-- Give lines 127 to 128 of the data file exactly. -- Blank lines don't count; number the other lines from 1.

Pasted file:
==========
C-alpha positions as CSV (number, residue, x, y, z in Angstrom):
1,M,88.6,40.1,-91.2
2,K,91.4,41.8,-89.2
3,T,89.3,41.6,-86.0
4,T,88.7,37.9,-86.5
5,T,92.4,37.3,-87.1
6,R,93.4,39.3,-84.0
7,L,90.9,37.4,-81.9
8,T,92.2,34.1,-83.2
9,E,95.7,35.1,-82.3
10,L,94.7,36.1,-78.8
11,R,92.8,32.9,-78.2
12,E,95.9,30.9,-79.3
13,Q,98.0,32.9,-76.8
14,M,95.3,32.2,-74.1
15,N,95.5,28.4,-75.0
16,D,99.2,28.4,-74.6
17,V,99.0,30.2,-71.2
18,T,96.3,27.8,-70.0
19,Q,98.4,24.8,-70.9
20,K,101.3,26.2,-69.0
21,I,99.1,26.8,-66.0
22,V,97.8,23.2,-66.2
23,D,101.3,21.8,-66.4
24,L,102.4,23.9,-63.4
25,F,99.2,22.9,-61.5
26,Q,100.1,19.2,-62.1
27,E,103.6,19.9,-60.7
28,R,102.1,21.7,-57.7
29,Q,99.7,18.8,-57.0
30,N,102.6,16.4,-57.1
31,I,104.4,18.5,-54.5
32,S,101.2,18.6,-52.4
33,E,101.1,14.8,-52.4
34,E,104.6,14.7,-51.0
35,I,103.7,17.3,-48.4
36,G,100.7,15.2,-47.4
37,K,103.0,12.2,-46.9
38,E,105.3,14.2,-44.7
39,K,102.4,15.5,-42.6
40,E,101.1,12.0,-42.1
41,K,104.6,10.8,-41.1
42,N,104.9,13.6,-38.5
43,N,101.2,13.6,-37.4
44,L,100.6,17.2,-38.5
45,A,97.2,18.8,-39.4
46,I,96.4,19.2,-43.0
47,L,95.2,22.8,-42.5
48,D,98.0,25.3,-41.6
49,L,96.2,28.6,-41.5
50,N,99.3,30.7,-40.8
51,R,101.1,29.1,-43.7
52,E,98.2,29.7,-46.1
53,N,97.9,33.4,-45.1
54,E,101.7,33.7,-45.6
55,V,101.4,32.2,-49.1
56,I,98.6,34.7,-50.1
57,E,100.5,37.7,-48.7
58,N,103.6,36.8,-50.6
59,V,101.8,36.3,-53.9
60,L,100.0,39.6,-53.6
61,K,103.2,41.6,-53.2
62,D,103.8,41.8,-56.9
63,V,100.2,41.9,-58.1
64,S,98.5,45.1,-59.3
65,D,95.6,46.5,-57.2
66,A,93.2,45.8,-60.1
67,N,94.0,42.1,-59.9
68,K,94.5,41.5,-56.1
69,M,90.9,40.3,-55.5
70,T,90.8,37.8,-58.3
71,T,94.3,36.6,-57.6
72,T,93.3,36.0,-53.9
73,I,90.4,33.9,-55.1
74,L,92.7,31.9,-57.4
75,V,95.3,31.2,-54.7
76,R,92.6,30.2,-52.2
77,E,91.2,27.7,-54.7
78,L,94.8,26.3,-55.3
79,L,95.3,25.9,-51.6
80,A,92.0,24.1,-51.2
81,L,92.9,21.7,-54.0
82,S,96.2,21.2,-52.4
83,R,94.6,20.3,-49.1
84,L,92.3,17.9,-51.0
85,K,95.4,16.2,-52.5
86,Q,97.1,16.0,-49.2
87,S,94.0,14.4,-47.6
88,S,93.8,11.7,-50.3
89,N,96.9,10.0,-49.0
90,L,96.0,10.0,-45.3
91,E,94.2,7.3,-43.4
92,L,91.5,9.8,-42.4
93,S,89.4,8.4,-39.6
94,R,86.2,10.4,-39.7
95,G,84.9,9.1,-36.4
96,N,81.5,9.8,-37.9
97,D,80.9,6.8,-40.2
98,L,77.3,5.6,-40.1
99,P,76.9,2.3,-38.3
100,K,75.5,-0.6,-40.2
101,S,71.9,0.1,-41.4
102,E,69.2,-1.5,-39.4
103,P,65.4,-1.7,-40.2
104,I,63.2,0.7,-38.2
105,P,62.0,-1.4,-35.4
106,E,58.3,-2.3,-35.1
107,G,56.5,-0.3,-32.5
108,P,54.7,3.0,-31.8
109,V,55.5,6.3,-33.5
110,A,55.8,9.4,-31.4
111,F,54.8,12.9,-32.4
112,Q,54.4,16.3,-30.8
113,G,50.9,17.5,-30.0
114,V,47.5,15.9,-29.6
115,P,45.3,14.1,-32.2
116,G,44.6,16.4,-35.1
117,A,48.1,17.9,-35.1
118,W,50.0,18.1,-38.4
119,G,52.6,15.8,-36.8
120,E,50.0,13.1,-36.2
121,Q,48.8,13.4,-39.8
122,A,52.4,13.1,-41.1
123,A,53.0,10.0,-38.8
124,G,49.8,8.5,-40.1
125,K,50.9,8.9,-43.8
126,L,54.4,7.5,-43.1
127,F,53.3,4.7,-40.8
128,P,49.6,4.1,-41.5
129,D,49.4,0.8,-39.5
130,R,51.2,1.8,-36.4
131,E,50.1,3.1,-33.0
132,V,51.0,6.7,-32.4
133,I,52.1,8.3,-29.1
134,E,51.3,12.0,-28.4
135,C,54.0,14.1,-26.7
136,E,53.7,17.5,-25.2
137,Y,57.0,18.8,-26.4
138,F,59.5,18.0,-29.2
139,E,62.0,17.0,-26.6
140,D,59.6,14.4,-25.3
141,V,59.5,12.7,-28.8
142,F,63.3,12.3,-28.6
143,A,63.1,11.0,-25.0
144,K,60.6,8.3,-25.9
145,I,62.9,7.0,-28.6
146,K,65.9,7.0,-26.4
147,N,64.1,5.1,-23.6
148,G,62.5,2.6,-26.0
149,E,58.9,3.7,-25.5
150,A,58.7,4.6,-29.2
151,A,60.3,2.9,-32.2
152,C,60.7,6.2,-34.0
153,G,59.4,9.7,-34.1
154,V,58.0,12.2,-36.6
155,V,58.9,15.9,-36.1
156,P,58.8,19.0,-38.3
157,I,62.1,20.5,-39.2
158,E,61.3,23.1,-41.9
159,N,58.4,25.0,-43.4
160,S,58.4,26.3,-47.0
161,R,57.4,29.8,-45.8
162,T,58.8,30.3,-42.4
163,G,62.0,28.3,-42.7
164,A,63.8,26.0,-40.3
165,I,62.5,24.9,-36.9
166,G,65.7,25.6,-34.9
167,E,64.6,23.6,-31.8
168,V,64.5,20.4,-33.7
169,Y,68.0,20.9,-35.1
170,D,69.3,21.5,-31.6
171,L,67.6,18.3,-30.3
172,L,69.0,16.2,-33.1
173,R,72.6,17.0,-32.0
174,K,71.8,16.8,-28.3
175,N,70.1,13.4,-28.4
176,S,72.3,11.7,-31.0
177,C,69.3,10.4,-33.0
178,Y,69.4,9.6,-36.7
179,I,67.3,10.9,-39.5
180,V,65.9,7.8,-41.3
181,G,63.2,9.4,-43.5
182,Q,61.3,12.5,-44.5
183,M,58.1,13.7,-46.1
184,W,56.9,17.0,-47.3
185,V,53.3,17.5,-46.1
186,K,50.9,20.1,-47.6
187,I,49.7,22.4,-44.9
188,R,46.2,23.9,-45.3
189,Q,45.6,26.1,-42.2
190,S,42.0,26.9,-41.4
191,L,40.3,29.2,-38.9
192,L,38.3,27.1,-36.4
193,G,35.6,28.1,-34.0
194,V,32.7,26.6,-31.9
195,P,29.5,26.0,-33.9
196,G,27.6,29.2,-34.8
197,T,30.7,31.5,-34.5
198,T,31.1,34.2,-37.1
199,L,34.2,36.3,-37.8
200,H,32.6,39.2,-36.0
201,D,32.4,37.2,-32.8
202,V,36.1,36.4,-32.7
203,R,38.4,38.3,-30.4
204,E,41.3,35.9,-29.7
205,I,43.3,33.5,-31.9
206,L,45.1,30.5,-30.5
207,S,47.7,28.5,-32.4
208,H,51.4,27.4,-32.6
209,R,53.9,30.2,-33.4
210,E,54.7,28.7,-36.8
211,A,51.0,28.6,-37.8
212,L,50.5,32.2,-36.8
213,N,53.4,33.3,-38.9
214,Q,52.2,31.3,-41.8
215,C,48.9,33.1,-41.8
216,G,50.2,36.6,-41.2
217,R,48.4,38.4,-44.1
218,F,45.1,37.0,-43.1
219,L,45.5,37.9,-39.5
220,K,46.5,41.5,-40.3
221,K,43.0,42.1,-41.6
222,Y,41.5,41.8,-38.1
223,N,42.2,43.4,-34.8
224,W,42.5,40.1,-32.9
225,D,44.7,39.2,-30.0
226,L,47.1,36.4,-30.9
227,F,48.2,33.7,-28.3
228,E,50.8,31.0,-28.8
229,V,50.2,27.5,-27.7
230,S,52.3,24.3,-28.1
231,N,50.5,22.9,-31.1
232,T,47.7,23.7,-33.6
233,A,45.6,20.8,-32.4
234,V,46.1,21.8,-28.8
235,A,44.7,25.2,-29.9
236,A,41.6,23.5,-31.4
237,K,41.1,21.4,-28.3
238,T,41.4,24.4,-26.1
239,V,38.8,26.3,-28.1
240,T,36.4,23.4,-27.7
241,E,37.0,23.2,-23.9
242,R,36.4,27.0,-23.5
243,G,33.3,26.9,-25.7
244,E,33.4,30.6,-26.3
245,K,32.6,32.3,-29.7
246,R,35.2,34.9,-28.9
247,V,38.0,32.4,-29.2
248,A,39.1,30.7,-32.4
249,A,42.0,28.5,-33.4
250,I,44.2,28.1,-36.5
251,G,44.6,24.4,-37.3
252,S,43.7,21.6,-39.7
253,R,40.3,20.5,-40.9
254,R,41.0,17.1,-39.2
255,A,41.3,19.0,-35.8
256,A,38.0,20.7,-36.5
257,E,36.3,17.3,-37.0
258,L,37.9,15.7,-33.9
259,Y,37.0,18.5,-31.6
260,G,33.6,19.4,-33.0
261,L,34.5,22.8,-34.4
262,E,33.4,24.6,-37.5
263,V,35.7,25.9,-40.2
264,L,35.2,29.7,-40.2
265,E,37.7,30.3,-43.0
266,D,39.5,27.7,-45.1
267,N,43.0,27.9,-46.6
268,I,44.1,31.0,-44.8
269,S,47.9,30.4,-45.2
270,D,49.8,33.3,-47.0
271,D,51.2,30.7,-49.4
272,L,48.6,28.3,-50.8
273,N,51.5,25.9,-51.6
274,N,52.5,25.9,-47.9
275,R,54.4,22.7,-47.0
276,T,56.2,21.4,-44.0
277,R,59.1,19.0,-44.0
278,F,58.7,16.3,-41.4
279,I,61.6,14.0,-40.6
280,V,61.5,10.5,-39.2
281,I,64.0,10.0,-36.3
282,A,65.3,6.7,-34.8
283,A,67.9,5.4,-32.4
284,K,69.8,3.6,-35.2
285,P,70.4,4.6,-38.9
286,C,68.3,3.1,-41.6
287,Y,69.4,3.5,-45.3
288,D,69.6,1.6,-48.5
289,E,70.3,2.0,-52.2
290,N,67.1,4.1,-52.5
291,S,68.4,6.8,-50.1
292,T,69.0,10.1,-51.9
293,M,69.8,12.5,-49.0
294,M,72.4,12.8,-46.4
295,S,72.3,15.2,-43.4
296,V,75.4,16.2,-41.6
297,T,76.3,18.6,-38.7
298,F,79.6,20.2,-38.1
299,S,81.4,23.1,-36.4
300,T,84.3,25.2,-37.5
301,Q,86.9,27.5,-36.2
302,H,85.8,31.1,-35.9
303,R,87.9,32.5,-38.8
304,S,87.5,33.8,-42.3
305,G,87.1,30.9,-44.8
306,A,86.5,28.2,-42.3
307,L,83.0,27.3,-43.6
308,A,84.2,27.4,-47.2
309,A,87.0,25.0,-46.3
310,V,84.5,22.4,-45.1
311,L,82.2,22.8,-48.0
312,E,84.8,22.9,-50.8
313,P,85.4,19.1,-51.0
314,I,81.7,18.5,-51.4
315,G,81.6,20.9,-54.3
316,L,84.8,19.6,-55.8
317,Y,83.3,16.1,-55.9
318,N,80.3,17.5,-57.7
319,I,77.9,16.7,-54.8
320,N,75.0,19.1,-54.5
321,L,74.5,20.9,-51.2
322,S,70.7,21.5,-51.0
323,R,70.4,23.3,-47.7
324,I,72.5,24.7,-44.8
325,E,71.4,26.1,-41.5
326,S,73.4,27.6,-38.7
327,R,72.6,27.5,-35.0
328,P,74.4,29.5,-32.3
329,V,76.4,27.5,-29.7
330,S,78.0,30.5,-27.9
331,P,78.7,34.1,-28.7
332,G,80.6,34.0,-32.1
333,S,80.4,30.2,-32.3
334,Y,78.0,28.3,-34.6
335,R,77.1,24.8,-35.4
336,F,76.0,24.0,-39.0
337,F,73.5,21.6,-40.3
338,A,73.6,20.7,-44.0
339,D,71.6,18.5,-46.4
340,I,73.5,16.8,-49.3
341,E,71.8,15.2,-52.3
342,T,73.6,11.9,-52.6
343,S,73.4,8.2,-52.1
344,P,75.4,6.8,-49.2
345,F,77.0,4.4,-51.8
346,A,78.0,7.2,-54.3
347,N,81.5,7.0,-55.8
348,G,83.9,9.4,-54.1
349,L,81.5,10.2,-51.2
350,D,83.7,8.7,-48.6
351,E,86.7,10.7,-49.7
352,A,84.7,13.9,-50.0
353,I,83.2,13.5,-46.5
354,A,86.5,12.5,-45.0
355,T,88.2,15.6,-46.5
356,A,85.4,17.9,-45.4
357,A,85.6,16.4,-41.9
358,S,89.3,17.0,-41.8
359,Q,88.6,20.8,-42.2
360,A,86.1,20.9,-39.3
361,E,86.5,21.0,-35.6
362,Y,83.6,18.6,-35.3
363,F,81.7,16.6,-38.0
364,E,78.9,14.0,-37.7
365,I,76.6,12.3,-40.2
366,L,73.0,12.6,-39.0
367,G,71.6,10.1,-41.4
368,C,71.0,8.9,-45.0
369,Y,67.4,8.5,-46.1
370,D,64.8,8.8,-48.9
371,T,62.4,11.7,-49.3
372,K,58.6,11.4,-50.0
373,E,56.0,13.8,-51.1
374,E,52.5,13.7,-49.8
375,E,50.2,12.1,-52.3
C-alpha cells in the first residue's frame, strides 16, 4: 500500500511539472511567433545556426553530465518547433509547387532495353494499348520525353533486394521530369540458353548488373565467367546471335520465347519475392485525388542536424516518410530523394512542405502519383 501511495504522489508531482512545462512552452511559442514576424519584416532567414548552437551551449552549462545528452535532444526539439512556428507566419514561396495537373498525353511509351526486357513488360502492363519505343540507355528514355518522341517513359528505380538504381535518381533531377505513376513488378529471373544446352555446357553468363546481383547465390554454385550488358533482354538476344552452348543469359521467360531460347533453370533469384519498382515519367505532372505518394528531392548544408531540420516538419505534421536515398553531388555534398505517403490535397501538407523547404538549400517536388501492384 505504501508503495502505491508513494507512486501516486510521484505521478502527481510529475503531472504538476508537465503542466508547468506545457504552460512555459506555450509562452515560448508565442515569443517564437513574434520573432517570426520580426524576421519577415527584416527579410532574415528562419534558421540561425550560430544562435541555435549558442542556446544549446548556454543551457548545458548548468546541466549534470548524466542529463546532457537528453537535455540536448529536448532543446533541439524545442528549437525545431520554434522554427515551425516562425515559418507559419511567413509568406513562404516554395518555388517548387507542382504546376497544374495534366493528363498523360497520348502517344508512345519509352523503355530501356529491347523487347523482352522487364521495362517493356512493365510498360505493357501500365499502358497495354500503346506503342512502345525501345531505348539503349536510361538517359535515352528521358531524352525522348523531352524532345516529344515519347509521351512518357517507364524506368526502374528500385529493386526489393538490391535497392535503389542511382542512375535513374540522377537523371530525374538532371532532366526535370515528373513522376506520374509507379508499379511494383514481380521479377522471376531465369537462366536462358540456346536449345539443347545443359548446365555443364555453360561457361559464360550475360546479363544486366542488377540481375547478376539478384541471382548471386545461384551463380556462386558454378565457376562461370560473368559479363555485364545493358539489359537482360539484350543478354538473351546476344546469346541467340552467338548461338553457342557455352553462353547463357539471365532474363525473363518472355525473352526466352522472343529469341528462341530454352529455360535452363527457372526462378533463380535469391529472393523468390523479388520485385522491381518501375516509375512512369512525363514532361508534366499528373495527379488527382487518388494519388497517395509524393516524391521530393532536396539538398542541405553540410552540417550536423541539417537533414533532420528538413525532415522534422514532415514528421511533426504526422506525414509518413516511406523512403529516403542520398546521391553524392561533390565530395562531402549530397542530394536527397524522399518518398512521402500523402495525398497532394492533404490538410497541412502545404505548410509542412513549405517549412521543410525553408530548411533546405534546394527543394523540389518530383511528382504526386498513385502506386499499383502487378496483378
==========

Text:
126,L,54.4,7.5,-43.1
127,F,53.3,4.7,-40.8